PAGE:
ABA Techshow

The judicial system needs to learn how to combat the threat of 'deepfake' evidence

  • Print

Lincoln Mead

Lincoln Mead. Photo by Saverio Truglia.

"Deepfakes" of politicians and celebrities have become commonplace, and the justice system needs to adapt in the face of fake content that often targets women.

That was the central theme of an ABA Techshow panel Friday at the Hyatt Regency Chicago. During the panel, titled “Red Pill vs. Blue Pill: How Deepfakes are Defining Digital Reality,” Sharon Nelson of the technology firm Sensei Enterprises spoke about the evidentiary challenges facing lawyers in an era where it can be problematic figuring out what is real and what is not.

Artificial intelligence-generated synthetic videos, text and audio—also known as deepfakes—commonly target celebrities and politicians. But Nelson noted the technology might have the most significant impact on women in revenge porn cases.

“It’s a huge problem,” Nelson told an audience of about 50 people. “We’re really not doing a good job of corralling, nor are we doing a good job with the deepfakes made to attack an ex-lover and ex-wife.”

Pornographic content accounts for 96% of deepfake content online, according to a report by the company Deeptrace, which is developing tools to unmask fake content.

Virginia and California have enacted laws against deepfakes, Nelson said. But she said more needs to be done to ensure that people’s images are not being used without their consent.

“We’ve got a lot of work to do with protecting the rights of women and men who have been subjected to some of this,” she said.

Follow along with the ABA Journal’s coverage of the ABA Techshow 2020 here.

Nelson was joined on the panel by Lincoln Mead, a project manager with Canon Business Process Services. Mead said one of the challenges facing courts is discerning between what is real and what is not—and proving it.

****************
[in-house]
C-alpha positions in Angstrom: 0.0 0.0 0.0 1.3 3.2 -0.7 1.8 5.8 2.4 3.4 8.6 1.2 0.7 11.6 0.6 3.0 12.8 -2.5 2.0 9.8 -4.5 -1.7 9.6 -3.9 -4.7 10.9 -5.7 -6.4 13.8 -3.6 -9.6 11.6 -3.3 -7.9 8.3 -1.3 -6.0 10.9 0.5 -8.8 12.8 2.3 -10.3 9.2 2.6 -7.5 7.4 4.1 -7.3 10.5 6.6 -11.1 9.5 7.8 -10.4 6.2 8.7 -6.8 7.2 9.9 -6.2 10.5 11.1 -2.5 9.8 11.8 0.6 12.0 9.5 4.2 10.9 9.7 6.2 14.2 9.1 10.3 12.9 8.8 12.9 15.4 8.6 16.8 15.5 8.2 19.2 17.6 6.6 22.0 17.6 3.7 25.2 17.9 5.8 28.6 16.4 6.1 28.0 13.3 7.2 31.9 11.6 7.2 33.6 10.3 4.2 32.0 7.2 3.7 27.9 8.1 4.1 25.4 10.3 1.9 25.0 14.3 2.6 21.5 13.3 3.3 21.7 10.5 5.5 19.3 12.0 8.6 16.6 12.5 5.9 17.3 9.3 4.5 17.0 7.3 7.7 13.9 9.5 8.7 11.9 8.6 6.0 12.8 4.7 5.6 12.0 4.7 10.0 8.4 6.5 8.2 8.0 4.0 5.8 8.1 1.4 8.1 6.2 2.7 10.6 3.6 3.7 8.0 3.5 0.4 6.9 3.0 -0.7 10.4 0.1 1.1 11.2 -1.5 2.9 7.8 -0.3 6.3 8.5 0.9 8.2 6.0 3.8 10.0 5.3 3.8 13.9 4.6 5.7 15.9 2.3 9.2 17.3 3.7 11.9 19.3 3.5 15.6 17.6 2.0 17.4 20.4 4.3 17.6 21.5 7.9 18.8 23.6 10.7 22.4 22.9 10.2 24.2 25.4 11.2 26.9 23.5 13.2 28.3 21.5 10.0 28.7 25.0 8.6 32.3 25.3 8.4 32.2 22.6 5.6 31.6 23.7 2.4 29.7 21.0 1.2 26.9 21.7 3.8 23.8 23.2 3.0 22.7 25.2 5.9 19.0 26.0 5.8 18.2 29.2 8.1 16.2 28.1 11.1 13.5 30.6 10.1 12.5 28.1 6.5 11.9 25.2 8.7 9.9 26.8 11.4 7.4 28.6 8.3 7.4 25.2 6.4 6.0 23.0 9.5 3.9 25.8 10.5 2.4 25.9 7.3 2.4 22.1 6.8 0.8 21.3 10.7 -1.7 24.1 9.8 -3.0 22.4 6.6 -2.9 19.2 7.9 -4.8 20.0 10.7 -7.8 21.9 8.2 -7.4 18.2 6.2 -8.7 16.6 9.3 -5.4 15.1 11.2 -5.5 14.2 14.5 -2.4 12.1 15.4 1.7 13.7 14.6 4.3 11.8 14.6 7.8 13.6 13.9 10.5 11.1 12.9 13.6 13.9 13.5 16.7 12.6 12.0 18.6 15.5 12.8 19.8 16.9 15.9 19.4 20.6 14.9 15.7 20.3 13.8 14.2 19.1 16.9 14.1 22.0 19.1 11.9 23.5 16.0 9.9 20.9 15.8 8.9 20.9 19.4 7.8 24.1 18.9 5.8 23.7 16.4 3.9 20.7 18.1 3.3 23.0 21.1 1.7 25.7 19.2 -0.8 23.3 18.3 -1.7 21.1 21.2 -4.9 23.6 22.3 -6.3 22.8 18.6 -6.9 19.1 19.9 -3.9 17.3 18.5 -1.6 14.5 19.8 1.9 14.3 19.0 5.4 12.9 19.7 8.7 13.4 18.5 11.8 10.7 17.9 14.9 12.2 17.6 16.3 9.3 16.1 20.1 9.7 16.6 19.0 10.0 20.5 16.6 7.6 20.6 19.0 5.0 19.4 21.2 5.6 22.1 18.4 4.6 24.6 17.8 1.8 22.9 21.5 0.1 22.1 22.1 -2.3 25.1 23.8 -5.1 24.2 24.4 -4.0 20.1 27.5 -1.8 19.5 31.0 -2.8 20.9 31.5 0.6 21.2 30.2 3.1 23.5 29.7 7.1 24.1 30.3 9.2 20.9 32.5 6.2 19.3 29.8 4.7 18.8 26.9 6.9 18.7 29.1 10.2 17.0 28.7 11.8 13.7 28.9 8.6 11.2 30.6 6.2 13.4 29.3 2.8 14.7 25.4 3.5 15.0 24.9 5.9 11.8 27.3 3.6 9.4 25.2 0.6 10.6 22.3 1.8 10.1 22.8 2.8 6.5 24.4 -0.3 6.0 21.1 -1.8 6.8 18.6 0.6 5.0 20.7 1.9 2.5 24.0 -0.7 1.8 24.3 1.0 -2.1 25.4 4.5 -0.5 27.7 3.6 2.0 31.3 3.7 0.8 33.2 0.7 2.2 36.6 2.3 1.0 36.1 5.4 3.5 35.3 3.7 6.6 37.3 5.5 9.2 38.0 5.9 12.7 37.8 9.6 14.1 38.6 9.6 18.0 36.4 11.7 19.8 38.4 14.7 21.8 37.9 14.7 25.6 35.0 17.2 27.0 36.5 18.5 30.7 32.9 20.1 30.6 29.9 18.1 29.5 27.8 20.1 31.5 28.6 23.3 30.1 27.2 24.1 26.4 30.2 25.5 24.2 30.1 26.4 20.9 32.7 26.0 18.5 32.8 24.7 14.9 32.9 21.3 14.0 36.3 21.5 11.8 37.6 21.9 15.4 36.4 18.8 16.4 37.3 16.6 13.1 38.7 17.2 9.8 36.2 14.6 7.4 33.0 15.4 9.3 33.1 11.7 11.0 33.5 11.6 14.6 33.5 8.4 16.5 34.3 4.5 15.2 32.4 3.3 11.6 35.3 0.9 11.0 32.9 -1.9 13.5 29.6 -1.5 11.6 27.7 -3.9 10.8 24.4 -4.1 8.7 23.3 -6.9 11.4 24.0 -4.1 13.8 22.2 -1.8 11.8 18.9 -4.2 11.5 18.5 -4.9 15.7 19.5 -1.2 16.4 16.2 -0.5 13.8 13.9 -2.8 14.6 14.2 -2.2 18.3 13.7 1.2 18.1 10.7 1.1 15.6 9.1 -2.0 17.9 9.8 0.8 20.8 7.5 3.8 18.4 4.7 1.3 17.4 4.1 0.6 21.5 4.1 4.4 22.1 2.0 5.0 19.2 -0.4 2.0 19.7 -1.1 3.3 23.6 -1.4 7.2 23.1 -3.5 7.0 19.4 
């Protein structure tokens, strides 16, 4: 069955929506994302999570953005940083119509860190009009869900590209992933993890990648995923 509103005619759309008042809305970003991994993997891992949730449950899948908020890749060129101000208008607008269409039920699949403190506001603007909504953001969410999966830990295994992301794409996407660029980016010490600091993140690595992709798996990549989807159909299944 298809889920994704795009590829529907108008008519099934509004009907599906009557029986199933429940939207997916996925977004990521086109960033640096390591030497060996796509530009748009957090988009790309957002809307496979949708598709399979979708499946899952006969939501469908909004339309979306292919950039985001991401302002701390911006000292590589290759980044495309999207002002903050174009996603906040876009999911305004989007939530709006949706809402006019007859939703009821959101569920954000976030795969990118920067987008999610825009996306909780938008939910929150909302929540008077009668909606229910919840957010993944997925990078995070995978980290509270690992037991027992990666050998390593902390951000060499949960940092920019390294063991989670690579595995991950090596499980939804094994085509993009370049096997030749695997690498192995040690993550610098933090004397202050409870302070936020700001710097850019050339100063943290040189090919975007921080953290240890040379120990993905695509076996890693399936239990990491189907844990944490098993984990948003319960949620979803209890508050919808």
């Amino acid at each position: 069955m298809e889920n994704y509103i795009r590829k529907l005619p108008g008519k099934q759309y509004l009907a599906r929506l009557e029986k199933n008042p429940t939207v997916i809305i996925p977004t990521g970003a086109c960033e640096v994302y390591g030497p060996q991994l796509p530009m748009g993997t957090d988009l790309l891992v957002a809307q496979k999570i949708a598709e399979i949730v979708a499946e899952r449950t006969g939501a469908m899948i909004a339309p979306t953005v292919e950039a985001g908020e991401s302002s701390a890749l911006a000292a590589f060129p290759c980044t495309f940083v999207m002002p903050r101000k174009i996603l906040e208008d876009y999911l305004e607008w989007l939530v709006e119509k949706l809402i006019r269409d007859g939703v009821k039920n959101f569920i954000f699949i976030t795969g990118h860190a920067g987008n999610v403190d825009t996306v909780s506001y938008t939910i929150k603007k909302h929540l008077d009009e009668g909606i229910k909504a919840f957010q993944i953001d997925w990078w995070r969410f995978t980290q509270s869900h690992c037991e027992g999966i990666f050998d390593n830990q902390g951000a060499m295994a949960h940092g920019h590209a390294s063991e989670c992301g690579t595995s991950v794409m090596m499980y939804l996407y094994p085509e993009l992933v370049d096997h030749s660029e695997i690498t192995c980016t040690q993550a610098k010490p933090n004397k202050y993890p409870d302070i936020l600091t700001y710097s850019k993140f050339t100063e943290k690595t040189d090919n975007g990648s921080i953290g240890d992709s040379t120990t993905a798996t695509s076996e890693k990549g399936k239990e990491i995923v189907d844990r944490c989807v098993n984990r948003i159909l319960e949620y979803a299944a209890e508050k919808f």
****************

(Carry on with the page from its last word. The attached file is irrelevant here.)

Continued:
Several tools are under development to unmask deepfakes, he said, including tools created or sponsored by the University of California at Berkeley and Google.

“These are tools or items that are being used to help evaluate the authenticity of a given video,” Mead said.

Criminals have seized on deepfakes to commit fraud, Nelson said. She cited the case of an energy company executive in the United Kingdom who had paid 220,000 euros to someone he believed was the boss of his parent company. It turned out the fraudsters had used deepfake audio to dupe him.

Nelson also talked about a case where manipulated audio was used in a custody battle to make it appear that a father had used threatening language against another party in the dispute. Nelson said that the woman had manipulated the audio using a cheap app.

Deepfakes pose challenges for the legal community, Nelson said in an interview Thursday, and it’s going to take some time to educate judges and the legal profession. She said even though deepfakes can often be funny, they can also be upsetting or disturbing.

“I believe in civics, and I believe in the rule of law,” Nelson said during the panel. “And deepfakes, if nothing else, do threaten the rule of law, because people no longer know what the truth is.”

Give us feedback, share a story tip or update, or report an error.